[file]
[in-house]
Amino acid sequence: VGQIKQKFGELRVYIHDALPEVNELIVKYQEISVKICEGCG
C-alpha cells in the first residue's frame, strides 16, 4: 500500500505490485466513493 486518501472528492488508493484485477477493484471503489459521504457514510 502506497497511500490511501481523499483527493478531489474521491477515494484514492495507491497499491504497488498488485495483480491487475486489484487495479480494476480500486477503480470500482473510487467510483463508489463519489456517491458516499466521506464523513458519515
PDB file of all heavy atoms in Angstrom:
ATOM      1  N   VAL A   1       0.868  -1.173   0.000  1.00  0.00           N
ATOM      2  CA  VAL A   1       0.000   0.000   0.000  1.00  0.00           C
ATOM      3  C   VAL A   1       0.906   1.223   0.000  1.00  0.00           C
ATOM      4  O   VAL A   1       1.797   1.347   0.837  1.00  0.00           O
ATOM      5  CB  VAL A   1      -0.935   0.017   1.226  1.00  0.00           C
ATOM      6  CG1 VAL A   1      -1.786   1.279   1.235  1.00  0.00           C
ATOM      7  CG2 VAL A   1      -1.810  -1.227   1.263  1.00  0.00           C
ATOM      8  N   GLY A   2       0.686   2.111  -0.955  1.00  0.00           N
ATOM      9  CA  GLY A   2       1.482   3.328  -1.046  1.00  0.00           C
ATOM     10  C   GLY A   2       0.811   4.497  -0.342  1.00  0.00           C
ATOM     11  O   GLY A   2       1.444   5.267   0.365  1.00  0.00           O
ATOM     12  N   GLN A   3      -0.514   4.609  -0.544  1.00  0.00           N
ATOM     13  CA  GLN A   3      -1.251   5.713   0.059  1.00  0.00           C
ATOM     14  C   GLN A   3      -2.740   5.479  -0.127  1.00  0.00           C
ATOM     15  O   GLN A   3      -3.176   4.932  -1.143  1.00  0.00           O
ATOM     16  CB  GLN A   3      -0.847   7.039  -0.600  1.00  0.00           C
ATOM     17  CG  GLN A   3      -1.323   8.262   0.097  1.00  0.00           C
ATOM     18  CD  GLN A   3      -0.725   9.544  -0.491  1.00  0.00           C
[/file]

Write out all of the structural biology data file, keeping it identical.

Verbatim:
[in-house]
Amino acid sequence: VGQIKQKFGELRVYIHDALPEVNELIVKYQEISVKICEGCG
C-alpha cells in the first residue's frame, strides 16, 4: 500500500505490485466513493 486518501472528492488508493484485477477493484471503489459521504457514510 502506497497511500490511501481523499483527493478531489474521491477515494484514492495507491497499491504497488498488485495483480491487475486489484487495479480494476480500486477503480470500482473510487467510483463508489463519489456517491458516499466521506464523513458519515
PDB file of all heavy atoms in Angstrom:
ATOM      1  N   VAL A   1       0.868  -1.173   0.000  1.00  0.00           N
ATOM      2  CA  VAL A   1       0.000   0.000   0.000  1.00  0.00           C
ATOM      3  C   VAL A   1       0.906   1.223   0.000  1.00  0.00           C
ATOM      4  O   VAL A   1       1.797   1.347   0.837  1.00  0.00           O
ATOM      5  CB  VAL A   1      -0.935   0.017   1.226  1.00  0.00           C
ATOM      6  CG1 VAL A   1      -1.786   1.279   1.235  1.00  0.00           C
ATOM      7  CG2 VAL A   1      -1.810  -1.227   1.263  1.00  0.00           C
ATOM      8  N   GLY A   2       0.686   2.111  -0.955  1.00  0.00           N
ATOM      9  CA  GLY A   2       1.482   3.328  -1.046  1.00  0.00           C
ATOM     10  C   GLY A   2       0.811   4.497  -0.342  1.00  0.00           C
ATOM     11  O   GLY A   2       1.444   5.267   0.365  1.00  0.00           O
ATOM     12  N   GLN A   3      -0.514   4.609  -0.544  1.00  0.00           N
ATOM     13  CA  GLN A   3      -1.251   5.713   0.059  1.00  0.00           C
ATOM     14  C   GLN A   3      -2.740   5.479  -0.127  1.00  0.00           C
ATOM     15  O   GLN A   3      -3.176   4.932  -1.143  1.00  0.00           O
ATOM     16  CB  GLN A   3      -0.847   7.039  -0.600  1.00  0.00           C
ATOM     17  CG  GLN A   3      -1.323   8.262   0.097  1.00  0.00           C
ATOM     18  CD  GLN A   3      -0.725   9.544  -0.491  1.00  0.00           C